The beautiful Chateau de Bourg-Charente is a 13th-century castle atop a hill at the border of France’s Petite and Grande Champagne regions. It is where they age and blend their cognacs, along with distilling the orange essence of Grand Marnier.
The cognac and orange distillate are carefully combined in Gaillon-Aubevoye, northwest of Paris. Master blenders skillfully follow the time-honored traditions passed down through the generations. This is where the final product is poured into the iconic bottle. The bottle is shaped like a cognac still and is finished with the famous red ribbon and red wax seal. The labeling is a symbol of authenticity and exceptional quality. It brings elegance to the distinctive bottle.
Grand Marnier Fun Facts
- Grand Marnier contains 40% alcohol by volume.
- The country of origin is France.
- It is flammable, which is why we find it in dishes such as Crepes Suzette
- Grand Marnier is commonly consumed “neat” as a cordial or a digestif.
- It can be used as an alternative to Cointreau or triple sec, orange-flavored liqueurs made from neutral spirits.
- In 2001, Grand Marnier’s Cordon Rouge won the Gold Medal at the San Francisco Spirits Competition, one of many awards and recognitions over its lifetime.
Neat and Warmed Grand Marnier?
Grand Marnier was served neat, at room temperature, and in a shot glass at my parent’s dinner parties. The pour was usually about an ounce. I wrongly assumed that was the best way to enjoy it.
It was on a flight on the now-defunct Northwest Airlines I learned otherwise. I received a free upgrade to the first-class cabin that day and requested a Grand Marnier after my meal. The flight attendant offered to warm it up for me. I had never heard of doing that and said why not. She went on to espouse the best way to drink this liqueur. I think of that conversation to this day because it is my favorite way to enjoy the digestif. The slight heating releases its heavenly bouquet and titillates your palate. Once you have it this way, it will be hard to return to the old way.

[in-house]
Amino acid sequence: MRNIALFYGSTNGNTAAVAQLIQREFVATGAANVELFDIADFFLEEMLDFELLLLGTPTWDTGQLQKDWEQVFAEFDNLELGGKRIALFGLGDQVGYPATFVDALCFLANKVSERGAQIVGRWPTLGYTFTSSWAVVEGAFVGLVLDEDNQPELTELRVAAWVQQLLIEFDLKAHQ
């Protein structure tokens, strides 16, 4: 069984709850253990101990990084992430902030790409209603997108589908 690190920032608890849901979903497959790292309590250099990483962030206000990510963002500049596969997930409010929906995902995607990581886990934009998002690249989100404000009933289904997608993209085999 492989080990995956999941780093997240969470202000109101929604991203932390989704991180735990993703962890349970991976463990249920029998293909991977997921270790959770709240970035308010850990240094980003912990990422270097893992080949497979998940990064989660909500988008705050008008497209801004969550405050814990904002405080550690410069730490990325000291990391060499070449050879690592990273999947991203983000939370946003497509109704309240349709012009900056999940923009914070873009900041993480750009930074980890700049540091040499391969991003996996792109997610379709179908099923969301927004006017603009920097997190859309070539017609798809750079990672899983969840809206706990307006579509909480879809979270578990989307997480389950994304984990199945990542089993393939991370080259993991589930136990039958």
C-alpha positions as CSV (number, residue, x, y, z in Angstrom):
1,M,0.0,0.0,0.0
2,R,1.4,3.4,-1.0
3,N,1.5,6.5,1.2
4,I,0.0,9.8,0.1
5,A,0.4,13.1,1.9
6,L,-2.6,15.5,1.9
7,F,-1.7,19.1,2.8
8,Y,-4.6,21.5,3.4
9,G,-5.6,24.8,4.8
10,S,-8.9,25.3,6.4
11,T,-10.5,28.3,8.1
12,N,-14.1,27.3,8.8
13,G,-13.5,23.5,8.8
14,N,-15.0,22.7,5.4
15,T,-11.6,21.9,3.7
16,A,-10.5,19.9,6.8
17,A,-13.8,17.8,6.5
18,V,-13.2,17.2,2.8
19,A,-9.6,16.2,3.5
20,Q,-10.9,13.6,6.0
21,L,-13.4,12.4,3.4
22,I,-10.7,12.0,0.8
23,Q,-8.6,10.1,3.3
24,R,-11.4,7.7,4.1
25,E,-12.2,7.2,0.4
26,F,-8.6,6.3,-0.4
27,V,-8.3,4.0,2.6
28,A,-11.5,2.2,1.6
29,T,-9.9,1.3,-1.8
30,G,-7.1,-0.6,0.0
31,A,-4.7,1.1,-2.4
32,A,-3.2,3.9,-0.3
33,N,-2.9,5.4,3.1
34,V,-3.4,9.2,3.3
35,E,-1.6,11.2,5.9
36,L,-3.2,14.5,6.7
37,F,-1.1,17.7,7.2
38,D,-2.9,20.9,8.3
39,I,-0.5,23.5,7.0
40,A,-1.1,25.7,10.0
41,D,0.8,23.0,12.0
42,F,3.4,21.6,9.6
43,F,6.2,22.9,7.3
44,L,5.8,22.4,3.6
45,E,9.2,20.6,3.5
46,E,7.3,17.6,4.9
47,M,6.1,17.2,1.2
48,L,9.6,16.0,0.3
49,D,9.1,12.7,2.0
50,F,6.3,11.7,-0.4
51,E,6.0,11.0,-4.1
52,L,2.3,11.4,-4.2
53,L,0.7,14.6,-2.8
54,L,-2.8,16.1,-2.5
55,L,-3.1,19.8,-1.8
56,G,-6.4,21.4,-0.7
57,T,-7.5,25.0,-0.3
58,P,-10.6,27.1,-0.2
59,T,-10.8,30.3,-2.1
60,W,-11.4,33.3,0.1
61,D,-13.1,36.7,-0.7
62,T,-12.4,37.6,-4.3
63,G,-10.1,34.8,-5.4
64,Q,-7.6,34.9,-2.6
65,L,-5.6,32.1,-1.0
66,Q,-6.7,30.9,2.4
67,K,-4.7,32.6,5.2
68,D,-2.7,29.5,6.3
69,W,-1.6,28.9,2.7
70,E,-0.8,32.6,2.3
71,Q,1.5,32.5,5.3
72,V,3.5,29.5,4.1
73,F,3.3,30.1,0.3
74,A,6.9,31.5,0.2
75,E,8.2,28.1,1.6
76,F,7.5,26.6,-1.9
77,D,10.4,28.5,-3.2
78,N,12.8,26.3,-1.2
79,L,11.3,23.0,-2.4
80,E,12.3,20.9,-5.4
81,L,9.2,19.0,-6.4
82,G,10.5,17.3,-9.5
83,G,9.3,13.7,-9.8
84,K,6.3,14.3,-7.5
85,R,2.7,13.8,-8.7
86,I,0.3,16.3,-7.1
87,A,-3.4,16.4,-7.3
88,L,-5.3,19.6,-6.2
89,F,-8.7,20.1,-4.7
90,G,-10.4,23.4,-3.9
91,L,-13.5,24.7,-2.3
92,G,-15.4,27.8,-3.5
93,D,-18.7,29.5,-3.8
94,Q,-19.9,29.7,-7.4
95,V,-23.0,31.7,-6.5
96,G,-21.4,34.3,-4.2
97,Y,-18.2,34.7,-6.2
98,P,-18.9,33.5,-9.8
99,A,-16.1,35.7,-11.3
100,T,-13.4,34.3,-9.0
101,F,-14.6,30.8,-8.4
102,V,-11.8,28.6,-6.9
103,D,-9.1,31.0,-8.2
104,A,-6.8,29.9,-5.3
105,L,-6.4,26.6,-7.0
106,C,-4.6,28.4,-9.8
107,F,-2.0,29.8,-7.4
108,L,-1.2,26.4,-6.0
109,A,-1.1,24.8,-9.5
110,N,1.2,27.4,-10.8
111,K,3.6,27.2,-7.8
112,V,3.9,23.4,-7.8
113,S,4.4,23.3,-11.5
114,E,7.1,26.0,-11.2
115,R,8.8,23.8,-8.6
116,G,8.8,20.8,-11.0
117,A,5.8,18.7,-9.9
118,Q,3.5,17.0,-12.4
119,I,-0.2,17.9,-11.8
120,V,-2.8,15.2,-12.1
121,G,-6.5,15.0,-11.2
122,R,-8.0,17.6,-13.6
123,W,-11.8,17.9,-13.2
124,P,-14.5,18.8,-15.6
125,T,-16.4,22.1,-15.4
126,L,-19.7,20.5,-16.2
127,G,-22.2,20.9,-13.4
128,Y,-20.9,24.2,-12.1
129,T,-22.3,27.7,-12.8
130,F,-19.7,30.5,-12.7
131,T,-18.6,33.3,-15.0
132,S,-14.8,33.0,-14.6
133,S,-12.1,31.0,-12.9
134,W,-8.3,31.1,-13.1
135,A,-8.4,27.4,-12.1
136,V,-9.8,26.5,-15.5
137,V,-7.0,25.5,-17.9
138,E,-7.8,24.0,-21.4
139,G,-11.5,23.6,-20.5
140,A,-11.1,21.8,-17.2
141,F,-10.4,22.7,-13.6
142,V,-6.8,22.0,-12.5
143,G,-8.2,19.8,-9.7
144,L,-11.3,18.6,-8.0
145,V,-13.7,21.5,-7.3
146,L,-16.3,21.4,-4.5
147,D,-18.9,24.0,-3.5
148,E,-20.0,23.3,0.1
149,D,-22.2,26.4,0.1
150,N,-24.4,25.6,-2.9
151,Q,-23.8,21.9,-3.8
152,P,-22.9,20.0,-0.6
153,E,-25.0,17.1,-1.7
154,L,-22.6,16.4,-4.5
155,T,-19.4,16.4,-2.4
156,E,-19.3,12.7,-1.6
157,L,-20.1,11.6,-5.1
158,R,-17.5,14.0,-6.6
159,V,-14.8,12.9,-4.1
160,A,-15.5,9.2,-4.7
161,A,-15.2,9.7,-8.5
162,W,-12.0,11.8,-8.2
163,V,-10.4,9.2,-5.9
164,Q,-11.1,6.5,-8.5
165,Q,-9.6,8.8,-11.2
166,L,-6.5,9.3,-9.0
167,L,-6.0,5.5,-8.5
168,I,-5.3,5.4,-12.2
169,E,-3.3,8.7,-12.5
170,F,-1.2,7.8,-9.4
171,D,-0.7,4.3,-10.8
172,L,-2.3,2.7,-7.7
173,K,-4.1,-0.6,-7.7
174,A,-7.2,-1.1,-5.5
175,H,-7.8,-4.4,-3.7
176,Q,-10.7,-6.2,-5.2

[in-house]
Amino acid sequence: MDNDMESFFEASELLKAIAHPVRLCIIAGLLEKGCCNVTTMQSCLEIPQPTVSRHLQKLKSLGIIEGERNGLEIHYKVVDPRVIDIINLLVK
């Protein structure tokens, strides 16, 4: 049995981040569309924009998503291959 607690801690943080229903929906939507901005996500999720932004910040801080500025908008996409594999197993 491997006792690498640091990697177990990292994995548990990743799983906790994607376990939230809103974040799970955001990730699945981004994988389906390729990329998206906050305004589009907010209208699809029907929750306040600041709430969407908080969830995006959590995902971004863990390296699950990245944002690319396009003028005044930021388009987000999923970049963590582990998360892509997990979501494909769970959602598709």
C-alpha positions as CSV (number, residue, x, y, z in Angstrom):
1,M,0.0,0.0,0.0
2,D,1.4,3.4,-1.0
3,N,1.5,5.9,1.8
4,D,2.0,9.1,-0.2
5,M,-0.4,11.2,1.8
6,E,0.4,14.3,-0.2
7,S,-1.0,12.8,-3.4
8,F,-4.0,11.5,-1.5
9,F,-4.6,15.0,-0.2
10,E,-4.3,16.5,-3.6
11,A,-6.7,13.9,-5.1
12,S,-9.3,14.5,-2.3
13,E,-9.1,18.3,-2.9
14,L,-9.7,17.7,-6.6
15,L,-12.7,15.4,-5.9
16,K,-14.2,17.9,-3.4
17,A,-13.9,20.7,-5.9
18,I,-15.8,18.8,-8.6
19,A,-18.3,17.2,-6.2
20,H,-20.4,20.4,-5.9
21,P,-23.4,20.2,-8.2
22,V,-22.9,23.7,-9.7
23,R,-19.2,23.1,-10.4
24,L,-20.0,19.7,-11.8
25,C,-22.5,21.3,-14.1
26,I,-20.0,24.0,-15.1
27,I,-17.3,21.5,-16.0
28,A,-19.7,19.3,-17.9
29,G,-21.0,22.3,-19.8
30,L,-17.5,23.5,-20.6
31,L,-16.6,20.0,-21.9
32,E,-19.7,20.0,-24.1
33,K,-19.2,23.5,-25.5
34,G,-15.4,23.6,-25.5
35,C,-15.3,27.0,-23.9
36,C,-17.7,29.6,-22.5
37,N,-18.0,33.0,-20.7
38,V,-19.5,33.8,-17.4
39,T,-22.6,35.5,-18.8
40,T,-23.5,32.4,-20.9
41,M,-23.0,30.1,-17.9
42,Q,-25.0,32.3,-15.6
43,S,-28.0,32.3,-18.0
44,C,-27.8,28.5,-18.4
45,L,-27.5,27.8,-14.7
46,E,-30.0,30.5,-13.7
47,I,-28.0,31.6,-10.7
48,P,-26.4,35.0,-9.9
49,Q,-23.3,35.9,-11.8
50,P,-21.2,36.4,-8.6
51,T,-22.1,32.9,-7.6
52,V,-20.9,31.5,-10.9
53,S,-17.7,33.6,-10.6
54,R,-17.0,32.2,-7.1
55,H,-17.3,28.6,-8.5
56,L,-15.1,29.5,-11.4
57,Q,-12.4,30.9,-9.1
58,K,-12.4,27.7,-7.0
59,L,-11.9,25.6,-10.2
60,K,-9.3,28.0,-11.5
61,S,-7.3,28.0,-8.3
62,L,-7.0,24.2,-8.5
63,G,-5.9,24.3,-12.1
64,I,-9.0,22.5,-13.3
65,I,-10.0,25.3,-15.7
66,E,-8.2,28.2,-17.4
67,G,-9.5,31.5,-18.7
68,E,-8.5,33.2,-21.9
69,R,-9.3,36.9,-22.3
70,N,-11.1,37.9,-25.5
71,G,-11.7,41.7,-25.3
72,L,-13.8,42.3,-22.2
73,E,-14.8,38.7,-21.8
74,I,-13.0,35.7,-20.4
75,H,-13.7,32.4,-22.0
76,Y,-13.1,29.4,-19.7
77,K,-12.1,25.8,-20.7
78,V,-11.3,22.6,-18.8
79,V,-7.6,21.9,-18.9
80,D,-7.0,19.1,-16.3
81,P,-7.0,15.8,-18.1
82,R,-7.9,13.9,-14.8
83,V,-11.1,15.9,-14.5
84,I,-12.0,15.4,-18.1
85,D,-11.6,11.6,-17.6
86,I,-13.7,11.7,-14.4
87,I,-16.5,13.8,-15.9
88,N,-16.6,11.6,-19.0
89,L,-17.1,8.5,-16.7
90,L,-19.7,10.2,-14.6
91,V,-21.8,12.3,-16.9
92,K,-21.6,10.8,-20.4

I put it in an average-powered microwave for about 10-15 seconds. Some places suggested placing boiling water into a snifter, pouring it out, and adding the Grand Marnier. I don’t feel it is as good this way, and the glass gets very hot. At upscale restaurants, they usually have brandy snifter warming set-ups. It seems more work than necessary, but it is quite the show.
Where to purchase Grand Marnier?
As I mentioned, I rarely travel internationally and do not return without some Grand Marnier. I prefer to buy it in the duty-free shop on my way home. I always leave room in my carry-on luggage for it, but even if your luggage is packed tight, you can carry it in the bag they provide in the duty-free shop. The bottle size I buy overseas is one liter, whereas, in the U.S., it is the smaller size in most cases.
Grand Marnier is in virtually every liquor store in the US. It is imported from France. Grand Marnier has knock-offs; I have never found one comparable or close to the same quality.
When I need to purchase at home, I will buy it at Costco or Total Wine as they tend to be better priced.
Does the glass matter?
Grand Marnier is traditionally served in a brandy snifter or a shot glass. It is by far more elegant in a snifter but not a necessity. I usually use a shot glass. If serving guests, a snifter does make an excellent presentation and an ideal way to take in the aromas, especially if heated.
If someone asks me what my favorite liqueur is, there would be no hesitation; Grand Marnier wins hands down. Maybe it is the connection to my heritage or childhood memories. I believe it is because it is deliciously elegant and smooth.
Most larger liquor stores have mini bottles available if you are hesitant to purchase a large bottle for your first try. I have no doubt you will see why it has stood the test of time and won so many awards and recognition worldwide.
Check out the Official Grand Marnier site
May we suggest a few Grand Marnier recipes for cocktails?
Photos from the Grand Marnier Offical Website
Planning a trip to France? Check out our France Travel Guide
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France and Grand Marnier Photo Gallery
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To learn more about France, check out France’s Official Tourism site